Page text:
Ctrl-Alt-Del – UK airspace saved from chaos as computer is rebooted

The airport of Jersey in the Channel Islands posted the following status update on its Facebook page this morning:

Jersey Airport Facebook update

“Computer failure at National Air Traffic Control Centre at Swanwick has resulted in the temporary suspension of all flights in and out of UK air space. Inter-island servcies not affected and neither are any air services flying through French airspace. Will keep you upadted soon as we know more.”

A Twitter message from Jersey Airport’s colleagues at Southampton Airport, told a similar story:

Sign up to our free newsletter.
Security news, advice, and tips.

Tweet from Southampton airport

It certainly sounds pretty serious, but according to the BBC the story wasn’t quite as catastrophic as it may have first appeared.

You can almost feel the chill in the prickly situation update published from NATS, the National Air Traffic Services air traffic control centre at Swanwick, as it debunks Jersey’s claim that UK airspace has been closed:

NATS is experiencing technical problems at our Swanwick control centre and we are working to restore full operations.

This has not resulted in the closure of UK airspace or the suspension of all flights in or out the UK.

However, to maintain safety NATS is restricting the number of aircraft flying across the south of England and those taking off from airports. We regret any inconvenience this may cause however our first priority will always be the safety of the flying public.

So, although air traffic systems were impacted by the problem it wasn’t as serious as some had made out – and social media played its part in spreading incorrect information. NATS later confirmed that things were returning to normal, and the backlog of flights was being cleared to minimise disruption.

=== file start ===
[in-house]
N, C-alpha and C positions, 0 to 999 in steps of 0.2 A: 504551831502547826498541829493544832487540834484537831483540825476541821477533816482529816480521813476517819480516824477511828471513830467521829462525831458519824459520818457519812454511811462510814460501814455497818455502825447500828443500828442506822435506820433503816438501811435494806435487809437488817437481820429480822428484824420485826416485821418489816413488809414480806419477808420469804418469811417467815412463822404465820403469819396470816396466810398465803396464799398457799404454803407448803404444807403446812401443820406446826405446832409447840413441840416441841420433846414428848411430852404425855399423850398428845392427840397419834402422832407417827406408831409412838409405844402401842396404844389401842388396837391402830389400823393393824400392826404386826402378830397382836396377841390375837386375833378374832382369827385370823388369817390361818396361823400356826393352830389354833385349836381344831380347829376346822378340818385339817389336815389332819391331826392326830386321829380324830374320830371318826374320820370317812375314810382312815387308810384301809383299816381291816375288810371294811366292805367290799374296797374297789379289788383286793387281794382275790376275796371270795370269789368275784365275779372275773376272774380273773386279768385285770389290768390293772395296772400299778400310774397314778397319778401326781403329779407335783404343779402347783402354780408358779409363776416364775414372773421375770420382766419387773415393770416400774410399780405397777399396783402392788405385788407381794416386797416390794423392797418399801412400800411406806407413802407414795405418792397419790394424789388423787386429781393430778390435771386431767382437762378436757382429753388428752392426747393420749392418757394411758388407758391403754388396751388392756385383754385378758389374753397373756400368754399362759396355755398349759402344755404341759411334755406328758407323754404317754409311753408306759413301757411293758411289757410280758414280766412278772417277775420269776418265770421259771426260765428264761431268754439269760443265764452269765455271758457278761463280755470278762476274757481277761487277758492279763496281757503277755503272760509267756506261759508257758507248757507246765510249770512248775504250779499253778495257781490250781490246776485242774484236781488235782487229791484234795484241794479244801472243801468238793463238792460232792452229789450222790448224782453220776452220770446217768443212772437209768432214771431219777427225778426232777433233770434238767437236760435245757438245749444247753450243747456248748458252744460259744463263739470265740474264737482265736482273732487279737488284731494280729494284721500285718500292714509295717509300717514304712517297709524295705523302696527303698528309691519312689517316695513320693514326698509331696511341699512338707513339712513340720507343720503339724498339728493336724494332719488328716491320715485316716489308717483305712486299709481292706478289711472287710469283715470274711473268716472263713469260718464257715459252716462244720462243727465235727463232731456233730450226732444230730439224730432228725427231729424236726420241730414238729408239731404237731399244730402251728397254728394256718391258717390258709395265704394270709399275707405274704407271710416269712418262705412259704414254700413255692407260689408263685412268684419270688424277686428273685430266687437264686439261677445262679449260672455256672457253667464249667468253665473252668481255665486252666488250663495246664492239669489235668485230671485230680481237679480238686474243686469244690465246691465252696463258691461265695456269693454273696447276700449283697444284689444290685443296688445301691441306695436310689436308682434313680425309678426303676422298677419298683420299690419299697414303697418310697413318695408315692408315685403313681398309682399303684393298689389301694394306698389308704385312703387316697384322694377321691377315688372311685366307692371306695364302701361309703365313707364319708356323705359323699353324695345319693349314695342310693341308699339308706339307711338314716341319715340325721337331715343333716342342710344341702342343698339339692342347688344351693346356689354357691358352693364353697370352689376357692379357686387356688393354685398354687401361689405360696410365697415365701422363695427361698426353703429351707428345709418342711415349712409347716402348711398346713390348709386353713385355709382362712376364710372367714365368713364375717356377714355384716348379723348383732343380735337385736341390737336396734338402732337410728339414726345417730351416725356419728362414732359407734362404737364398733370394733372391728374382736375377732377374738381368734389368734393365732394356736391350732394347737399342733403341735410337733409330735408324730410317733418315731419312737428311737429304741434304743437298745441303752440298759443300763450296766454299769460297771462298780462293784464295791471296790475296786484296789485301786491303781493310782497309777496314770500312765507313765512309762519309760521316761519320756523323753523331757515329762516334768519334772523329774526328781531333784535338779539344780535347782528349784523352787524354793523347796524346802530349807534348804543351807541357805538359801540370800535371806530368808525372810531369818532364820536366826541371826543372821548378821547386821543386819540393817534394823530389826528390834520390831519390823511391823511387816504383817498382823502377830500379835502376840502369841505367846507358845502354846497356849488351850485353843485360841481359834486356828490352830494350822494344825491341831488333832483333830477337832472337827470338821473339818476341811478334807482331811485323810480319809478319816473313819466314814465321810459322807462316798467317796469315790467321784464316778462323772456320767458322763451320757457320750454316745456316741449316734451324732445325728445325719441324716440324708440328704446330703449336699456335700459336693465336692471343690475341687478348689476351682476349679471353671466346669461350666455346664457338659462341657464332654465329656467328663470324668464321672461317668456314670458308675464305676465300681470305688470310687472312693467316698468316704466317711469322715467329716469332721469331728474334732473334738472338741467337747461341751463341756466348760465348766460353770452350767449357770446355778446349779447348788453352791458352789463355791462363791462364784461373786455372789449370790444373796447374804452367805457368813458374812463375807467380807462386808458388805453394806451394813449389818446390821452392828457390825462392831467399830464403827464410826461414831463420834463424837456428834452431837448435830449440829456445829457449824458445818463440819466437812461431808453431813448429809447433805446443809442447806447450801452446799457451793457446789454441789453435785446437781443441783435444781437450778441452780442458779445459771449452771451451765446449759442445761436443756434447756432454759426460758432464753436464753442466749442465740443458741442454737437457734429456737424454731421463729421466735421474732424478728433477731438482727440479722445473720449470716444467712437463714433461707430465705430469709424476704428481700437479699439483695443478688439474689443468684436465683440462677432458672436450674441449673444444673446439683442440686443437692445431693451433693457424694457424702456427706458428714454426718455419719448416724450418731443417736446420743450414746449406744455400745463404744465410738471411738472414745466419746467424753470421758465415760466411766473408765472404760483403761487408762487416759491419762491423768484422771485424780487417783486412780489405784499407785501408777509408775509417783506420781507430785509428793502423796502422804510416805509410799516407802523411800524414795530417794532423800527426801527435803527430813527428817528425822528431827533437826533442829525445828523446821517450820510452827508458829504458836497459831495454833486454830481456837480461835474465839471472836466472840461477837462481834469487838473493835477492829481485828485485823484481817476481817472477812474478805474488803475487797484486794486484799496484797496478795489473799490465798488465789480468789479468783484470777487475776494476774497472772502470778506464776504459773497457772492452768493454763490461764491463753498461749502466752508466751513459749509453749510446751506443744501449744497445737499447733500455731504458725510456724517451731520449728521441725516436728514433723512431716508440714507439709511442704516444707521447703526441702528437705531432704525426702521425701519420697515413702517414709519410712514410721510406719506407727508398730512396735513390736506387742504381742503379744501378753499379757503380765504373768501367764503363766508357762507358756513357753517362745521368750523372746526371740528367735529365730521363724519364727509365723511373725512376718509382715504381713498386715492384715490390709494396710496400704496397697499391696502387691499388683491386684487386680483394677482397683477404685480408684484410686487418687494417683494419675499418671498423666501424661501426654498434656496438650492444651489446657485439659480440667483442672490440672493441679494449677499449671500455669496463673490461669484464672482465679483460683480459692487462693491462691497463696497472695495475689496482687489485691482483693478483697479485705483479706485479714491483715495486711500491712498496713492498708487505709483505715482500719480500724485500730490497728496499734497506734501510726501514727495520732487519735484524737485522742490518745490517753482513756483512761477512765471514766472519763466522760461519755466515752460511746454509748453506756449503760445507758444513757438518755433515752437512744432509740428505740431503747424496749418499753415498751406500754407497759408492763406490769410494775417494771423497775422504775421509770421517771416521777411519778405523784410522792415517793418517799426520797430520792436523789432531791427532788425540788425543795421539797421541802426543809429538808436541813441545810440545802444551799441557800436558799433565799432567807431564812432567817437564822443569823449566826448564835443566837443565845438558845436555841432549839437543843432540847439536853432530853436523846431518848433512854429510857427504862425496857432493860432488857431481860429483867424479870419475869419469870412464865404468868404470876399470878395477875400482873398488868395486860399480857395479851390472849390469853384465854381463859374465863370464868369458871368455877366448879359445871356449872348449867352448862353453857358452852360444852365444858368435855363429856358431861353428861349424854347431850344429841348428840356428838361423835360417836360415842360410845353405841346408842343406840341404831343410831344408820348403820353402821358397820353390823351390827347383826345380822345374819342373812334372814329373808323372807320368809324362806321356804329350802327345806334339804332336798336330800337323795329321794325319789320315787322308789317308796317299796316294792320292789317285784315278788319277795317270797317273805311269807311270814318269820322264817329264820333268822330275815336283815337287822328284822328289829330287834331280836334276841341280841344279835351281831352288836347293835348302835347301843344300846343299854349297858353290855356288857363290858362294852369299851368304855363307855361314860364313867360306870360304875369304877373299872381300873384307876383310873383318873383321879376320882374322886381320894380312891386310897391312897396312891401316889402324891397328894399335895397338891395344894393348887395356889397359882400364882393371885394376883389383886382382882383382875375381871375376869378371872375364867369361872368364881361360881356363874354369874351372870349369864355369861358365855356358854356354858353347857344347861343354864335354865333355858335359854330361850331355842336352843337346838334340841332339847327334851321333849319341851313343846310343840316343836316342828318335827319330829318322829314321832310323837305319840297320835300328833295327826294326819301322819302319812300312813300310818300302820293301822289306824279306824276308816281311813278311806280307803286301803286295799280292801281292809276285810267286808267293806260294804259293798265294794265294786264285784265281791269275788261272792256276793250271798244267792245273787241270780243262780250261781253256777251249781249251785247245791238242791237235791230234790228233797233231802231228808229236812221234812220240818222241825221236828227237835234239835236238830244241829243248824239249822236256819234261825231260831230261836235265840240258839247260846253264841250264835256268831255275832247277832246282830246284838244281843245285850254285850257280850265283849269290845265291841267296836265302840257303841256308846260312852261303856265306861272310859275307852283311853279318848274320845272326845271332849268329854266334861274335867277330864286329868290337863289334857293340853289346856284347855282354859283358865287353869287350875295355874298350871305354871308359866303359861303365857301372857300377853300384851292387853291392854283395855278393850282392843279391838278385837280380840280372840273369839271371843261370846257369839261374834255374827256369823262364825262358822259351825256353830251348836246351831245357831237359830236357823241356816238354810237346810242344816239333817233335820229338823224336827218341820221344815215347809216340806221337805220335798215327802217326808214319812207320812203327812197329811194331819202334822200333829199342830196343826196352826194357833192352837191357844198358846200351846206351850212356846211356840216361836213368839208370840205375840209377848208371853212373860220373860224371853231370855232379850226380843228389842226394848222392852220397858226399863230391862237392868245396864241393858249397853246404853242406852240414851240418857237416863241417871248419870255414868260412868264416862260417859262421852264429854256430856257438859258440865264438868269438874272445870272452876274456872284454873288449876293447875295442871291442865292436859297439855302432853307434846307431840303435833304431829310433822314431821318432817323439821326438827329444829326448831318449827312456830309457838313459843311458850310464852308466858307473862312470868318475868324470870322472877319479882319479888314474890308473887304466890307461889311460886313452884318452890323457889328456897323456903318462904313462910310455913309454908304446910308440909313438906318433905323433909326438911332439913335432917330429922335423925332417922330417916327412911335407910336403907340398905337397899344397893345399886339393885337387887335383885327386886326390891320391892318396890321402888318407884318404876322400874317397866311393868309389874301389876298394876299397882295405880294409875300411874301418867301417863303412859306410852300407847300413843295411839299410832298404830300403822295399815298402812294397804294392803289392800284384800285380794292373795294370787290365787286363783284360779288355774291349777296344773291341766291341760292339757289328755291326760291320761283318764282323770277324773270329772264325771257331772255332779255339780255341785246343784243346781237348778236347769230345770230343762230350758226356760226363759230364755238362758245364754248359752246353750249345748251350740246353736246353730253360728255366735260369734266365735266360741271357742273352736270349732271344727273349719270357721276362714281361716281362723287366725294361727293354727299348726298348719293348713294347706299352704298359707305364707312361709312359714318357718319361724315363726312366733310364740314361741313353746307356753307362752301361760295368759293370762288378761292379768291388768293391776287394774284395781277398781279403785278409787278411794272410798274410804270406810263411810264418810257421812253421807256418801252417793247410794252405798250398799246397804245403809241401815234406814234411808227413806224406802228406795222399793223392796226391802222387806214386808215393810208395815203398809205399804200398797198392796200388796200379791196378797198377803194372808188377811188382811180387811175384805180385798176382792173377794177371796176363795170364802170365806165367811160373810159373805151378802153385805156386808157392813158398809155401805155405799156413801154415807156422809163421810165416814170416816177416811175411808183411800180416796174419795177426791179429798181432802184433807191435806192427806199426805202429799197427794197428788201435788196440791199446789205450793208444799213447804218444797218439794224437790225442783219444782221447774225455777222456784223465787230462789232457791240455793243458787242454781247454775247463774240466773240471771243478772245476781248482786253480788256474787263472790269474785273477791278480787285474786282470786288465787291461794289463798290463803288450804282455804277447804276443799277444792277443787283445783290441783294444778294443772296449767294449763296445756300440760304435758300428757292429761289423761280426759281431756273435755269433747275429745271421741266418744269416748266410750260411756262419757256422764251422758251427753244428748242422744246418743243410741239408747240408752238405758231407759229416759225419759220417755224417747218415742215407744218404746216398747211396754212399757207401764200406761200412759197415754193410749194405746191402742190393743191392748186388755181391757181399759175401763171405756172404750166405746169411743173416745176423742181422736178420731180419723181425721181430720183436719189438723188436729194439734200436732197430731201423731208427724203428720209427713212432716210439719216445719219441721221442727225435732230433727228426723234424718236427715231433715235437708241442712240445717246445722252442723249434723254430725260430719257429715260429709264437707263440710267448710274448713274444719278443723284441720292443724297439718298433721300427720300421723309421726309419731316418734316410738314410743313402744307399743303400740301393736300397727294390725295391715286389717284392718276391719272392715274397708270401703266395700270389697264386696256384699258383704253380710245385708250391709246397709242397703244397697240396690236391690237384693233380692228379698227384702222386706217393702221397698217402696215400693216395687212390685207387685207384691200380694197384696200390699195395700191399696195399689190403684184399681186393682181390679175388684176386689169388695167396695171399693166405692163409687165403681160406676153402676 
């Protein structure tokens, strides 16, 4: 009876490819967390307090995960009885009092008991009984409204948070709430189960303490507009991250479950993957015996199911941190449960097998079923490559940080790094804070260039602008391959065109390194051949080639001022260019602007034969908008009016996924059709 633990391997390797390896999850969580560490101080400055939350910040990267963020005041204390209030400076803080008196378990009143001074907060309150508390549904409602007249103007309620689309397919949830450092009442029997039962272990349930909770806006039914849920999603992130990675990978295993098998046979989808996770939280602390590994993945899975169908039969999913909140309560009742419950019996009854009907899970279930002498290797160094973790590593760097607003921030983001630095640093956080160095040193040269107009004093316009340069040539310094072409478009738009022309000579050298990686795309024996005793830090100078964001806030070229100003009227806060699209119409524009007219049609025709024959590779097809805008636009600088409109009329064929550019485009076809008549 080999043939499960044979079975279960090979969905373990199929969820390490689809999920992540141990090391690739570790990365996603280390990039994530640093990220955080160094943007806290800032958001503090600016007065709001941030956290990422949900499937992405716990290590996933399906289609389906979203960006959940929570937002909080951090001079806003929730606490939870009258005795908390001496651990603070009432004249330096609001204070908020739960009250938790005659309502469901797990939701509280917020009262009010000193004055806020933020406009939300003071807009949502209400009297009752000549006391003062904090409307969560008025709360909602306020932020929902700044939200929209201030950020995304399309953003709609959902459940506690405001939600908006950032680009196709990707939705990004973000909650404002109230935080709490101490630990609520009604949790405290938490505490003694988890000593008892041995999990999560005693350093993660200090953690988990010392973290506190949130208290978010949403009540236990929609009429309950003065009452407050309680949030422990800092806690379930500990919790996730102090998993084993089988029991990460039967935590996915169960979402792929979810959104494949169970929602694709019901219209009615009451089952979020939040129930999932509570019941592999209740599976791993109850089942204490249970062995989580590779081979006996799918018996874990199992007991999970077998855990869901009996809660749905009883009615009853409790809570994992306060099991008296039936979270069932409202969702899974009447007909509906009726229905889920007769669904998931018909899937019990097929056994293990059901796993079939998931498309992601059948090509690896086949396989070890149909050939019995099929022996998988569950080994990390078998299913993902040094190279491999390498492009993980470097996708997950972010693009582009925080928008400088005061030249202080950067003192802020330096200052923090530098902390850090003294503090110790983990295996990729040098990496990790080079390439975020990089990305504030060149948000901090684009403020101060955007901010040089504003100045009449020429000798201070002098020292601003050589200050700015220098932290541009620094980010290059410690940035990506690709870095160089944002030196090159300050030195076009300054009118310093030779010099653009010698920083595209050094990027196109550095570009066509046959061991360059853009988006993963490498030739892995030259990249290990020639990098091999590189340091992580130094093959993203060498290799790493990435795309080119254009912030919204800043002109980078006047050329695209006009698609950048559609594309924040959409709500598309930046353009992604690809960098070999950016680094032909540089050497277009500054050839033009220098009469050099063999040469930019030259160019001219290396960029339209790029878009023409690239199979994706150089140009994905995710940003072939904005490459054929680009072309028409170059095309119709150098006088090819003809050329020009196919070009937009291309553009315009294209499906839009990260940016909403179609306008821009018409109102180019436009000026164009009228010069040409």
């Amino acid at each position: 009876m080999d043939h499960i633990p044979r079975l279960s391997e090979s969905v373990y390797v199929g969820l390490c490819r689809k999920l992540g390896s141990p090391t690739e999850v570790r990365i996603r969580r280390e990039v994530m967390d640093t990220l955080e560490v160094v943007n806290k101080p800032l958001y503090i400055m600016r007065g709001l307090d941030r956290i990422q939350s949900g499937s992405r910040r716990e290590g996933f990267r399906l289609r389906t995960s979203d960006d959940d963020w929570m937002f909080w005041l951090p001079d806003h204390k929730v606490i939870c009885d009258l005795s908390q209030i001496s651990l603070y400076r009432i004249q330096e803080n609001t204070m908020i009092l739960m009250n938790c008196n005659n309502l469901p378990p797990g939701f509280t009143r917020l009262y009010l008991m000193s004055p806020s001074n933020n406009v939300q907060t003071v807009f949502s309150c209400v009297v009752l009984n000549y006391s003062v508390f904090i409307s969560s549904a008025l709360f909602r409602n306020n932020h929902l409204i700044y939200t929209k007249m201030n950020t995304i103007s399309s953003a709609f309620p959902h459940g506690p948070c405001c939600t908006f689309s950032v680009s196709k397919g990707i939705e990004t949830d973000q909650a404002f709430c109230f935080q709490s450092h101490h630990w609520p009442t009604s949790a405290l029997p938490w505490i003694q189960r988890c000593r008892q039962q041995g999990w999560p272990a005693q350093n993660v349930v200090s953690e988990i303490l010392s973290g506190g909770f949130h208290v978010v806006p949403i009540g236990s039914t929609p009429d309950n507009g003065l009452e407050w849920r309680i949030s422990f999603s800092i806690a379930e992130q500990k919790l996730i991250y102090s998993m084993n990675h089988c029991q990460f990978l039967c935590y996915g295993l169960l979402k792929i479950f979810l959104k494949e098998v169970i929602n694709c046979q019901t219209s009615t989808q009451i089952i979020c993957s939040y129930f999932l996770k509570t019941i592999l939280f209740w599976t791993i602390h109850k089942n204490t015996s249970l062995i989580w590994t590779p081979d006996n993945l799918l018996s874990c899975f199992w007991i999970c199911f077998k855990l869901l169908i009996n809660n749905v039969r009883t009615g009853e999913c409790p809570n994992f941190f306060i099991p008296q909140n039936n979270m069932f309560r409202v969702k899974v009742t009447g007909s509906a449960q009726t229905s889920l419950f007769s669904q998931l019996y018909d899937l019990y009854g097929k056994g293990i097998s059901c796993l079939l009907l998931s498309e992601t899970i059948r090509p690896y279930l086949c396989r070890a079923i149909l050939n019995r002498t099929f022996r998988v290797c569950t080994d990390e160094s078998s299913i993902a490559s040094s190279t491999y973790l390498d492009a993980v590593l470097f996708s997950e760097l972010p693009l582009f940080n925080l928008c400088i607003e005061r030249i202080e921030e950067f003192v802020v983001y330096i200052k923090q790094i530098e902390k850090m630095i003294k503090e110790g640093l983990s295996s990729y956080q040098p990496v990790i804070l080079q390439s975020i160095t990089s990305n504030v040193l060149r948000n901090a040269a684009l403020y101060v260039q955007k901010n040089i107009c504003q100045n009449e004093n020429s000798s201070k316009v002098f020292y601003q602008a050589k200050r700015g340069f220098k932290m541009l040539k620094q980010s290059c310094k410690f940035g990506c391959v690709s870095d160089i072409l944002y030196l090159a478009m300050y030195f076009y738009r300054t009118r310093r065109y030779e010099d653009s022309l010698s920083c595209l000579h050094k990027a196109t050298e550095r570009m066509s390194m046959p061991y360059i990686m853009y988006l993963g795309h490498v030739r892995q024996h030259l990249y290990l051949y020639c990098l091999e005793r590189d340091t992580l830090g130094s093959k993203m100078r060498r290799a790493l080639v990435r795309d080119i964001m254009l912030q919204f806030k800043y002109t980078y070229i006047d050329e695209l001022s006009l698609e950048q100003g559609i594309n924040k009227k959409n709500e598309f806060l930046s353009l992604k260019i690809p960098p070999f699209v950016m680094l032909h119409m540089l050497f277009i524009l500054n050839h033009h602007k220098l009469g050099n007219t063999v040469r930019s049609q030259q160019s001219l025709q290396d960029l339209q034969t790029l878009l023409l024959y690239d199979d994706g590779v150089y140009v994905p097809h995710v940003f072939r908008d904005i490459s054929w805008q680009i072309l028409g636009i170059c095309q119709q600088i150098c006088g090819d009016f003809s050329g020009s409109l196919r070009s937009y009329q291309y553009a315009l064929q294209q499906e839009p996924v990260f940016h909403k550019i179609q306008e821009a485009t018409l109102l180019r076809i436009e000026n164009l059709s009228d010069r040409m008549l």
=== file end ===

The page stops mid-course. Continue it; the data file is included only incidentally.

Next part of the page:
Southampton Control Tower

So what *had* gone wrong?

Well, according to the BBC, a “rogue flight plan” had somehow made its way into the network at the NATS (National Air Traffic Services) air traffic control centre at Swanwick, near Southampton, and a reboot of the computer system resolved the issue.

As every IT support desk worker knows, sometimes the best thing to try is turning it off and on again.

Graham Cluley is an award-winning keynote speaker who has given presentations around the world about cybersecurity, hackers, and online privacy. A veteran of the computer security industry since the early 1990s, he wrote the first ever version of Dr Solomon's Anti-Virus Toolkit for Windows, makes regular media appearances, and is the co-host of the popular "Smashing Security" podcast. Follow him on Twitter, Mastodon, Threads, Bluesky, or drop him an email.

3 comments on “Ctrl-Alt-Del – UK airspace saved from chaos as computer is rebooted”

  1. Akhen3sir

    "somehow made its way into the network"

    [fx: Paxman] Yeeeeeesss [/fx] Can't help feeling that's probably worth investigating a bit further.

  2. “rogue flight plan” AKA a malformed flight plan!, sound like NATS have never heard of sanitisation and validation.

  3. Luiz Felipe

    Noo, don't turn it off, call the developers to live debug and find the problem. I hate when they restart my program before I cant take memory dump or attach debugger.

What do you think? Leave a comment

Your email address will not be published. Required fields are marked *

This site uses Akismet to reduce spam. Learn how your comment data is processed.